1. Don’t overcrowd or overcomplicate the frittata. A few ingredients is all you need.
2. You should probably add cheese.
And that’s really it. Everything you need to know about frittatas in two lines! But the longer we gab on about all of this deliciousness, the more ramp time that’s wasting away, so we’ll leave you to it. Because even though you can put anything you like in your frittata, you really ought to give this one a try. The salty, earthy, bright, and fresh flavors are perfect together. And pretty soon, you’ll have to wait a whole year to eat it again…!
Go go go go!
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Spring Frittata with Charred Ramps
Serves 2-3 people
We used 4 whole eggs and 2 egg whites for a lighter, slightly healthier frittata. The result is incredibly delicious, but if you want to use all whole eggs instead, you can certainly do that.
– 4 eggs (preferably at room temperature)
– 2 egg whites (also ideally at room temp)
– 1 tbs milk
– 4 ramps with the roots off
– 6 shiitake mushrooms, sliced
– 1 medium Yukon gold potato, thinly sliced into half moons (We like to leave the peel on for some texture, but feel free to take it off.)
– Truffle goat or cow’s milk cheese that will melt nicely (If you don’t want/can’t find cheese with truffles, feel free to swap in your favorite melty cheese.)
– Handful of fresh chives, chopped
– Handful of fresh basil, chopped
– Black pepper
* Whisk together eggs, egg whites, milk, salt, and pepper. Set aside on your counter.
* In a skillet over medium heat, add some olive oil, and when hot, sauté the ramps whole (make sure they’re dry when they go in) until softened. Sprinkle with a pinch of salt. Remove from heat and set aside.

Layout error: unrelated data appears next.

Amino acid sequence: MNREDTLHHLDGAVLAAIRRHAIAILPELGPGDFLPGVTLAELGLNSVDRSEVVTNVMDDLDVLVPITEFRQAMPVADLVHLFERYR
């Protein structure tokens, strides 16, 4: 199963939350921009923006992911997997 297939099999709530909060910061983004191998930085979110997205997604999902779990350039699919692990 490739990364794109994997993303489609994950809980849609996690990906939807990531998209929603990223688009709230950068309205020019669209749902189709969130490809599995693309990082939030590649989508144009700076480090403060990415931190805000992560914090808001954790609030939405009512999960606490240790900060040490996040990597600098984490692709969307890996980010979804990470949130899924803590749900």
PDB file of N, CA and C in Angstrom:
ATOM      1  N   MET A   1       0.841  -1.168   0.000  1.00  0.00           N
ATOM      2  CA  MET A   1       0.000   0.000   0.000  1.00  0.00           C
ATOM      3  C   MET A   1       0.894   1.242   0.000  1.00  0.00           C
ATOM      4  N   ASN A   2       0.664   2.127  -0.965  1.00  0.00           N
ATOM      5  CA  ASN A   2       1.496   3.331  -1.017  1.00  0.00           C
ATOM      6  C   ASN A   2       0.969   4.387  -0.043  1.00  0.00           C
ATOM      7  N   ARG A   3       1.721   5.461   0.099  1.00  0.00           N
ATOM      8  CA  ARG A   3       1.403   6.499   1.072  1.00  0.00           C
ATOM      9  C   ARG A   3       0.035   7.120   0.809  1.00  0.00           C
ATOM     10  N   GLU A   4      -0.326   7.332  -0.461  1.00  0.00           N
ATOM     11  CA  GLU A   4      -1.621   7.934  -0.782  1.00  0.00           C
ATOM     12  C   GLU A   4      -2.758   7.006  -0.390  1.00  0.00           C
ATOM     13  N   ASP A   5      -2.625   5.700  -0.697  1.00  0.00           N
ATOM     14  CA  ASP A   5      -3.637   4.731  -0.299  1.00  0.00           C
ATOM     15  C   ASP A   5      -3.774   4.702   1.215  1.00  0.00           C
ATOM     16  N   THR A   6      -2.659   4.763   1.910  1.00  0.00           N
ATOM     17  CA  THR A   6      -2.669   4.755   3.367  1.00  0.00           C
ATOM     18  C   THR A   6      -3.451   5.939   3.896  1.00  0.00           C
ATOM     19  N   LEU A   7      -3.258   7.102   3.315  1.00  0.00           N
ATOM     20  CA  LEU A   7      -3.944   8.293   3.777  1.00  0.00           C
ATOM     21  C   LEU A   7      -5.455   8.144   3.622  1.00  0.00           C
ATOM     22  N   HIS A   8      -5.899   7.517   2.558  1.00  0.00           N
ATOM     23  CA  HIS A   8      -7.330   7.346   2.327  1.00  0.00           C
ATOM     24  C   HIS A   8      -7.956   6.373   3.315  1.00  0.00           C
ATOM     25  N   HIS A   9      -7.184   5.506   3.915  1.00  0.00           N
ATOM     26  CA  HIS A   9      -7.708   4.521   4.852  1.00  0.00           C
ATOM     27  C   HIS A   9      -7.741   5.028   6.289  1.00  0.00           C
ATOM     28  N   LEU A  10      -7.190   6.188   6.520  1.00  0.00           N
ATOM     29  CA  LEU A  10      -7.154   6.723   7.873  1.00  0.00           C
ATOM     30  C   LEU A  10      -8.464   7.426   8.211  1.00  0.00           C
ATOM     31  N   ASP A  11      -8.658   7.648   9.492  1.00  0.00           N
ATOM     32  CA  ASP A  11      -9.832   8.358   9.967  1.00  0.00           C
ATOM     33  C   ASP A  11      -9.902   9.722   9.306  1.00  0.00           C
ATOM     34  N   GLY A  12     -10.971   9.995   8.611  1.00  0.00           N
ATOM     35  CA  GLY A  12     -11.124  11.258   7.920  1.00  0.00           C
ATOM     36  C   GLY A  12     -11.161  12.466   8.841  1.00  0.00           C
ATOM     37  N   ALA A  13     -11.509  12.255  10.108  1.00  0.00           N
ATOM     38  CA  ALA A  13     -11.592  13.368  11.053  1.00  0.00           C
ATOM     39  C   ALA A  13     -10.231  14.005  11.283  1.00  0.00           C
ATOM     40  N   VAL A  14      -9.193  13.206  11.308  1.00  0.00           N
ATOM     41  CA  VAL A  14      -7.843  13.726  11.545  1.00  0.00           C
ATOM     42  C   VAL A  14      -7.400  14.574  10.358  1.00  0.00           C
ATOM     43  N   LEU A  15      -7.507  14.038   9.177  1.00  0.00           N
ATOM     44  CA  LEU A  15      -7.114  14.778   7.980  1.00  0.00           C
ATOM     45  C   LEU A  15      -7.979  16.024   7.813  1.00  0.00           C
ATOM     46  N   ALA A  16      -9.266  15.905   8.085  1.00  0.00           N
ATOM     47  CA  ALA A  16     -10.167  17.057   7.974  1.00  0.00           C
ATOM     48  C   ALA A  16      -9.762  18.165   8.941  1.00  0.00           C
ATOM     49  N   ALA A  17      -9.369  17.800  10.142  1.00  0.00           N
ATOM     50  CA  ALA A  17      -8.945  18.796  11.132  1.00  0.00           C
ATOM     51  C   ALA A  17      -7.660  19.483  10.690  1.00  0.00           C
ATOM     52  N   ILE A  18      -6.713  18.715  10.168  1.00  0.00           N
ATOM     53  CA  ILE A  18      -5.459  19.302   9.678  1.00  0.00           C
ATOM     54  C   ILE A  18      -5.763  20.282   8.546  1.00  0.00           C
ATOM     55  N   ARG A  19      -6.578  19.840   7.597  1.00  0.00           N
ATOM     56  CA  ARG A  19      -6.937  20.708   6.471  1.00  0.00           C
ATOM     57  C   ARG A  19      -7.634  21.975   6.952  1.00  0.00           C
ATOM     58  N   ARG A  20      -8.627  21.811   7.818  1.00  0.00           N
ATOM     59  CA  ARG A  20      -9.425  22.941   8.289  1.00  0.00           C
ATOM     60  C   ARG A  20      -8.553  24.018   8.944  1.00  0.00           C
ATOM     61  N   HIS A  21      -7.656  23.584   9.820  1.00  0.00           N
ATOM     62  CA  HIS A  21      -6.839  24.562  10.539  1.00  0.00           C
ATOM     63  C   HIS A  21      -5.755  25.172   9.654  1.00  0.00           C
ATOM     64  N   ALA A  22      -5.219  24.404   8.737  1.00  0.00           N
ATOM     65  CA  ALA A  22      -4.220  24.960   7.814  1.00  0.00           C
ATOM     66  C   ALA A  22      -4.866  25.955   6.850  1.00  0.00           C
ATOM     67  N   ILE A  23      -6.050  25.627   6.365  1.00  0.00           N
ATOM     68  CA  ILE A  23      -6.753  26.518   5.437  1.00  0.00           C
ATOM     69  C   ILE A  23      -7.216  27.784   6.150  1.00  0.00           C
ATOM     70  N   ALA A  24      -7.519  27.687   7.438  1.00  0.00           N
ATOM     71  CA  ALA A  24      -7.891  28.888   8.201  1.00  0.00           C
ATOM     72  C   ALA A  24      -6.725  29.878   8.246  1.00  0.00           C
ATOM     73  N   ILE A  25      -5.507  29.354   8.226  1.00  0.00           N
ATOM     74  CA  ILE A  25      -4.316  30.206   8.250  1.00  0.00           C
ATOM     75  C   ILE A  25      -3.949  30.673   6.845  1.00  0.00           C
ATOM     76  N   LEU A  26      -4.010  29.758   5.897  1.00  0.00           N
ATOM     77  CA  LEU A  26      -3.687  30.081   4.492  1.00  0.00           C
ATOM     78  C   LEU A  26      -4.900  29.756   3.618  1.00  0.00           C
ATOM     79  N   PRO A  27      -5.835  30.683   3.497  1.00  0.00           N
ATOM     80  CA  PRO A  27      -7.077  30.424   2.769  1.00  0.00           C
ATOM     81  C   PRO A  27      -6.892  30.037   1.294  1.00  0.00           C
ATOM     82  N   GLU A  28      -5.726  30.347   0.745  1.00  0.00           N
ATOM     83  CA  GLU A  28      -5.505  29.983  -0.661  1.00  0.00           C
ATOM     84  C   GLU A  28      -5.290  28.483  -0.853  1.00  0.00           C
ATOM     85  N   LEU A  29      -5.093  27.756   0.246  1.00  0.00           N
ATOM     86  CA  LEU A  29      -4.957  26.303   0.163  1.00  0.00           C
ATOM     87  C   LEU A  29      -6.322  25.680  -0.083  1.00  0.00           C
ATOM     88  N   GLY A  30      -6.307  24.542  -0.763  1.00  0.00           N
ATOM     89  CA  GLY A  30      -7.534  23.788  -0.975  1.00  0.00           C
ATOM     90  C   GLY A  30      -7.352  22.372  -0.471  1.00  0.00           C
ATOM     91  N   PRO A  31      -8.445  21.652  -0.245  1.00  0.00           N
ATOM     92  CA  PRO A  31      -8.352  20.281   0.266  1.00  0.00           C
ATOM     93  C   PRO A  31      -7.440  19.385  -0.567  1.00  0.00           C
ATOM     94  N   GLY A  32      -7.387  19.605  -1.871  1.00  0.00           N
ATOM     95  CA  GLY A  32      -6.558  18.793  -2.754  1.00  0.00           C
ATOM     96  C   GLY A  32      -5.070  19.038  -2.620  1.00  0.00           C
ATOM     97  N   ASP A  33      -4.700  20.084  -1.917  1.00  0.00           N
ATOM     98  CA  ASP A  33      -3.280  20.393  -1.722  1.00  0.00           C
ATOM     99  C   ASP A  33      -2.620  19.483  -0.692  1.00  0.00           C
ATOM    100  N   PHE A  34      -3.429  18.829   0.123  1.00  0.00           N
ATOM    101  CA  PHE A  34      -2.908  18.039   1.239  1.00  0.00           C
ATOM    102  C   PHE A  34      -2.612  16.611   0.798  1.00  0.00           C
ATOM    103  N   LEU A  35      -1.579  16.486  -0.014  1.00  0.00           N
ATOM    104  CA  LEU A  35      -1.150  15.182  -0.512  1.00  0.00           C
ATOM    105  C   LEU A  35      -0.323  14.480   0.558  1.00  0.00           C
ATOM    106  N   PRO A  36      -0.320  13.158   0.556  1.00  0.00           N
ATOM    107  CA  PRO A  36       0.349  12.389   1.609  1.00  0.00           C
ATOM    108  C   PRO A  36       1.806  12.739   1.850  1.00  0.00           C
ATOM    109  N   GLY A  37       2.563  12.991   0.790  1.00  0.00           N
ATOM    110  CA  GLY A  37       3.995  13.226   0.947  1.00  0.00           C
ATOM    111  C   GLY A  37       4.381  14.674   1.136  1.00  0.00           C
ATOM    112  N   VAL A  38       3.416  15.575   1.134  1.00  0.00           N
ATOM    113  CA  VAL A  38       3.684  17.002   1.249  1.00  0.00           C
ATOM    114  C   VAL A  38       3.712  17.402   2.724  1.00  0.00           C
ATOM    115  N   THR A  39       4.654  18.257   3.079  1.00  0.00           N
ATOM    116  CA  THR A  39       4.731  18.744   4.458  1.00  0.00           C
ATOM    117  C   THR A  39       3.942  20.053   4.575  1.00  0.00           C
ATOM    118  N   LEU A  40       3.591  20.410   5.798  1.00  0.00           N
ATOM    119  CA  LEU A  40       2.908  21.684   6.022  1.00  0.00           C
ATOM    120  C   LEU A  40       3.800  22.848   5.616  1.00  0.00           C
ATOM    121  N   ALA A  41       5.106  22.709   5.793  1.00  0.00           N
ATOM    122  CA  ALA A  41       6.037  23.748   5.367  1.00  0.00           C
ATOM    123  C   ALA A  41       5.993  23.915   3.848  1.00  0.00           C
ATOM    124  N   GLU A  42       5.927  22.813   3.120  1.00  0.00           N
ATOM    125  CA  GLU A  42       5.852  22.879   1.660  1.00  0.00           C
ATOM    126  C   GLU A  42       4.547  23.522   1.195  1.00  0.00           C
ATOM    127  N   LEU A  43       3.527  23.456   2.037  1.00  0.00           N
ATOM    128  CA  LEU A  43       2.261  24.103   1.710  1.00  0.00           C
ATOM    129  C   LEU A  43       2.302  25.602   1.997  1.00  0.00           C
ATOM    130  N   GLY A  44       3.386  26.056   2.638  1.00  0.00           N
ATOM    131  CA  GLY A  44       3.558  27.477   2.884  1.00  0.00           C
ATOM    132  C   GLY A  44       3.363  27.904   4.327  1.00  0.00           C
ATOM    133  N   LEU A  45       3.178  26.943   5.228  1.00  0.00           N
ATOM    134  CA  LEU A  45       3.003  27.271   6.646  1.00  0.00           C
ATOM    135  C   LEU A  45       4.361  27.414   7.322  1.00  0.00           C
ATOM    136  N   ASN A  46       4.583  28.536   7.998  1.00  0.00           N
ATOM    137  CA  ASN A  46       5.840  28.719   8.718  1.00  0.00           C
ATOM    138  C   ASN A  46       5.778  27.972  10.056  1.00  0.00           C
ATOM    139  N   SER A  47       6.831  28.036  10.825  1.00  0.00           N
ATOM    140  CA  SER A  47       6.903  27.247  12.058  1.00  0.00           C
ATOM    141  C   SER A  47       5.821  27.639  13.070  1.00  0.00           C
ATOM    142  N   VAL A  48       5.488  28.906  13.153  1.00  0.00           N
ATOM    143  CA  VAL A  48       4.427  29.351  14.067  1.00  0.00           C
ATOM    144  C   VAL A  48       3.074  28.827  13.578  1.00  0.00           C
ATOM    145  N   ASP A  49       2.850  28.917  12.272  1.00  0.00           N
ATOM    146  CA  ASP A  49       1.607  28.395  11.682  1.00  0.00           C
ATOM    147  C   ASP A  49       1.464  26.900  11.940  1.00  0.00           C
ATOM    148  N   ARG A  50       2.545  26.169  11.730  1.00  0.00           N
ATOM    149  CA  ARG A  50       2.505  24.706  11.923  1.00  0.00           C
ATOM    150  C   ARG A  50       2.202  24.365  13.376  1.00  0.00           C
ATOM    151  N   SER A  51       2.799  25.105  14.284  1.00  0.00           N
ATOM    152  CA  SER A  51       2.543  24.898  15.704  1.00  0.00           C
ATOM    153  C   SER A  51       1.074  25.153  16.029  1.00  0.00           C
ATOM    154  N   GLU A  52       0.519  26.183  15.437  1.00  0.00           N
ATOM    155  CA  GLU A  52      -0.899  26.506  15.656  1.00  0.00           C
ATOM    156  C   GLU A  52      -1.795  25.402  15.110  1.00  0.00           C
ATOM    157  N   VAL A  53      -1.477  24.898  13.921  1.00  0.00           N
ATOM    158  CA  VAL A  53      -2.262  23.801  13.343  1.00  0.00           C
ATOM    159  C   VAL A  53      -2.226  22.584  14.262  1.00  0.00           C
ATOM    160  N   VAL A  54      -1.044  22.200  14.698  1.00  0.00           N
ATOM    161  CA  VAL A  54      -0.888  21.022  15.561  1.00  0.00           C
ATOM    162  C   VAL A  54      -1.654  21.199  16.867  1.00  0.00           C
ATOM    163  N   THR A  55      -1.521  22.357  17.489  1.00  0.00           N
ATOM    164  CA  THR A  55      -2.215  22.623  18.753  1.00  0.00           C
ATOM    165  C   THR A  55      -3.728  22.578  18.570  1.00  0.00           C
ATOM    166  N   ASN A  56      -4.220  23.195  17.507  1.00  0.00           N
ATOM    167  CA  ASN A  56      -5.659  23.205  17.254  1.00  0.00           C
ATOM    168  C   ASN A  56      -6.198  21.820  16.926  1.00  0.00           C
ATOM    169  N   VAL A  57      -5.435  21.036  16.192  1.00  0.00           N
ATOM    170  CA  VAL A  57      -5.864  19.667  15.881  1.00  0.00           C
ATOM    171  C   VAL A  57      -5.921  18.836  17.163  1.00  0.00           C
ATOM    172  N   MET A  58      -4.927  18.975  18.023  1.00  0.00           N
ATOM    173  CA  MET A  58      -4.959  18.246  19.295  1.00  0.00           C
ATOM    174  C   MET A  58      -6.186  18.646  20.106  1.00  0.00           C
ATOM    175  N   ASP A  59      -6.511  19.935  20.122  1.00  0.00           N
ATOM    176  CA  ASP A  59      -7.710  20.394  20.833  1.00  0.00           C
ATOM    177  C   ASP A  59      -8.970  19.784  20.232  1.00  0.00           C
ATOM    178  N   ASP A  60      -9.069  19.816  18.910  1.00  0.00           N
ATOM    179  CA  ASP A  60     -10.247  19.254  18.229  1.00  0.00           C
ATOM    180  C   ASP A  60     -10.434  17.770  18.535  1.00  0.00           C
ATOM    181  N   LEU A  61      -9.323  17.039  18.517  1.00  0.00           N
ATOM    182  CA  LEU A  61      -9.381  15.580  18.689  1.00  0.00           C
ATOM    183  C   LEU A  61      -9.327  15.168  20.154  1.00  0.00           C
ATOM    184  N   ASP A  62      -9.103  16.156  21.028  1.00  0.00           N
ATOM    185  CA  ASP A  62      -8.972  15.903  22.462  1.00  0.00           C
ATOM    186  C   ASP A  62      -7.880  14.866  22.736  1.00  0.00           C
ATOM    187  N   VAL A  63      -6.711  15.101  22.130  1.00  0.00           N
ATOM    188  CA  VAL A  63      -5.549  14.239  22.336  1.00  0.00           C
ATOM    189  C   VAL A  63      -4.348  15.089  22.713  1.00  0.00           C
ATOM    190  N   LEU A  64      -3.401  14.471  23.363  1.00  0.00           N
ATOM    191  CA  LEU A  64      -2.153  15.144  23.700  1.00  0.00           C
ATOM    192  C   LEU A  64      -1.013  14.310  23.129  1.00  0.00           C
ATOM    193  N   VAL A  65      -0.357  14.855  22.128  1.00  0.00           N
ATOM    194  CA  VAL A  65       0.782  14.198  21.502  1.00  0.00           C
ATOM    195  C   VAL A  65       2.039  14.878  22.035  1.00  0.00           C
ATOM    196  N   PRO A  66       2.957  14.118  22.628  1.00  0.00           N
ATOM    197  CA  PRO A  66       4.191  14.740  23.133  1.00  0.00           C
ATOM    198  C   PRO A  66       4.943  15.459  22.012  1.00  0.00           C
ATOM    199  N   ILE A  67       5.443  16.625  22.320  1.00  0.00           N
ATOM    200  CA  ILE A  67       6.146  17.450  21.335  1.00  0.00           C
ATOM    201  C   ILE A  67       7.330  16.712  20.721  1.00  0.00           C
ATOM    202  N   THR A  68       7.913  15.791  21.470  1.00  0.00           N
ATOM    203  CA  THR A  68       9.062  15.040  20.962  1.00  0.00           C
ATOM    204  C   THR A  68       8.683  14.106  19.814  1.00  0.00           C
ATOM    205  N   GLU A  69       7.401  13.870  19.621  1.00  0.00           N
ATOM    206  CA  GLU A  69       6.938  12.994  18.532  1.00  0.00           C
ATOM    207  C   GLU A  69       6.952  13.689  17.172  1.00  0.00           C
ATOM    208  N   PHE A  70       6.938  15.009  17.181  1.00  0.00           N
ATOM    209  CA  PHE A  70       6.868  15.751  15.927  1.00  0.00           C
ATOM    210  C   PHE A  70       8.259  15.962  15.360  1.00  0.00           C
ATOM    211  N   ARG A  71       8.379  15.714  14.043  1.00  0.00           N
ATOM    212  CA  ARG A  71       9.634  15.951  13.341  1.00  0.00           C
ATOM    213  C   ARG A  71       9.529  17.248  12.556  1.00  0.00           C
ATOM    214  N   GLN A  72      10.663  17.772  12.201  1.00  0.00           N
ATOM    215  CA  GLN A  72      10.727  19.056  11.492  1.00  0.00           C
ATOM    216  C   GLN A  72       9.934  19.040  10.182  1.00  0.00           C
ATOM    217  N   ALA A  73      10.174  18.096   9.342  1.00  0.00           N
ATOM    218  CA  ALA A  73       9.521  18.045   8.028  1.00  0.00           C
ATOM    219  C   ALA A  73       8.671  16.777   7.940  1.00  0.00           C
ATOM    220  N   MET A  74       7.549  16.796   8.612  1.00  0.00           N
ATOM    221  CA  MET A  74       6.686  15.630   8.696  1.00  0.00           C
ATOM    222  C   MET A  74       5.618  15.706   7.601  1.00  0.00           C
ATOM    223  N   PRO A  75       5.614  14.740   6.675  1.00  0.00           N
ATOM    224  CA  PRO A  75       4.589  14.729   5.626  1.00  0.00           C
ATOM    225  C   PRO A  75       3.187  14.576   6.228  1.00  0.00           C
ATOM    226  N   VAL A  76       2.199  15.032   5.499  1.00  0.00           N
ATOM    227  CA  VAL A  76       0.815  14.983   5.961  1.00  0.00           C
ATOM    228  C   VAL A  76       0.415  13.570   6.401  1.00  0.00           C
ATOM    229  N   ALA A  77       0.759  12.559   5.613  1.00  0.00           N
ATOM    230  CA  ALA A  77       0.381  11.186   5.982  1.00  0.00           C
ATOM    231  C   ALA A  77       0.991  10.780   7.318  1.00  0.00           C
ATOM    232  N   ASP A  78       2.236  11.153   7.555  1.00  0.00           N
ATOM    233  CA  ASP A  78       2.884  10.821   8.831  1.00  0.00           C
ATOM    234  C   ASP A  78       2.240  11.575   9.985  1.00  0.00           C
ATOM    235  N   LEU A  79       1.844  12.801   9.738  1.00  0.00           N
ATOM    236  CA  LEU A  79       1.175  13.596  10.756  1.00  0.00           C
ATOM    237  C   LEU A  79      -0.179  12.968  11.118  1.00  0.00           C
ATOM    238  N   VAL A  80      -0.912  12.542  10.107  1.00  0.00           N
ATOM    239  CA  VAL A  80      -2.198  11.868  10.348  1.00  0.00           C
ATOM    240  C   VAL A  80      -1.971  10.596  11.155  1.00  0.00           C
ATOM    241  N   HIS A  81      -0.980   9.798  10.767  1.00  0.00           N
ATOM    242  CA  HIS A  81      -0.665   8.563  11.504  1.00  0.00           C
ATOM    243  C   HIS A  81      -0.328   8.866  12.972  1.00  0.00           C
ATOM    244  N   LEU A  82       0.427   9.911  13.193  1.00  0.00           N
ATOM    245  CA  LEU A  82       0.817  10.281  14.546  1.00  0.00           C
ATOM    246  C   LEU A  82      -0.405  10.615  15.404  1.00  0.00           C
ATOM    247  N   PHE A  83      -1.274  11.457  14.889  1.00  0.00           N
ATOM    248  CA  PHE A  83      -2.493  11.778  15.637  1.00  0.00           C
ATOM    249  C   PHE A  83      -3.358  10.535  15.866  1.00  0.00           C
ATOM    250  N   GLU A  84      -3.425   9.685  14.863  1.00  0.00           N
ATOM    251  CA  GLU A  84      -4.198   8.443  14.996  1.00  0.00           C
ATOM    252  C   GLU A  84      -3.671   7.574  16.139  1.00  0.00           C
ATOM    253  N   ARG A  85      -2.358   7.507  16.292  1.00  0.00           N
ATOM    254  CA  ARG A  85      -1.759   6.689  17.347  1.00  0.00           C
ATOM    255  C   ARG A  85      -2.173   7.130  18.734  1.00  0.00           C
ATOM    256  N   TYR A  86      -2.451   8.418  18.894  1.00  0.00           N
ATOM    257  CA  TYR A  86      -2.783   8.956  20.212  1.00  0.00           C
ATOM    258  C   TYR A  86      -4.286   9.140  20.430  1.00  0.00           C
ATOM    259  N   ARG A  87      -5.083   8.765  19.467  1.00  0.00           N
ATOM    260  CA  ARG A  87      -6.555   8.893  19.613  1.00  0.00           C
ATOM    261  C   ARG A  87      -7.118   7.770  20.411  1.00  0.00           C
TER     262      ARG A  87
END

* While ramps are cooking, warm a cast iron skillet over medium-high heat. When hot, add enough olive oil to coat the bottom of the pan. Add in potatoes and a sprinkle of salt. Cook until golden, stirring occasionally.
* Scoot the potatoes over to one side of the pan and move the pan slightly off the burner so that this area isn’t directly over the heat, but the empty space is. Turn the heat down to medium and add mushrooms with a pinch of salt to the cleared space. Cook, stirring gently until mushrooms have softened. Mix potatoes and mushrooms together and center the pan back over the heat again. In your oven, position a rack about 6–7 inches from the top, and turn on the broiler.
* Add the chopped basil and chives to the waiting eggs (reserving a little for garnish later), and give a good whisk. Pour over mushrooms and potatoes. Tilt the pan so eggs cover vegetables and settle into any nooks.
* Cook the eggs, gently nudging in the edges as they set with a wooden or silicon spatula so that the raw egg can leak over and cook. Don’t stir or scramble. Cover pan with a lid just for a minute or so to help everything set.
* When the eggs start to set, arrange the ramps on top and crumble the cheese over everything. Make sure the ramps don’t stick up, or they’ll burn up in the oven.
* Slide the frittata onto your oven rack and broil for just a few minutes (probably less than 5). The exact time completely depends on your broiler. Keep a very close eye on the frittata—it will burn in a heartbeat!
* Remove from the broiler when the eggs are puffed and golden on top and the ramps have a nice char.
* Serve immediately!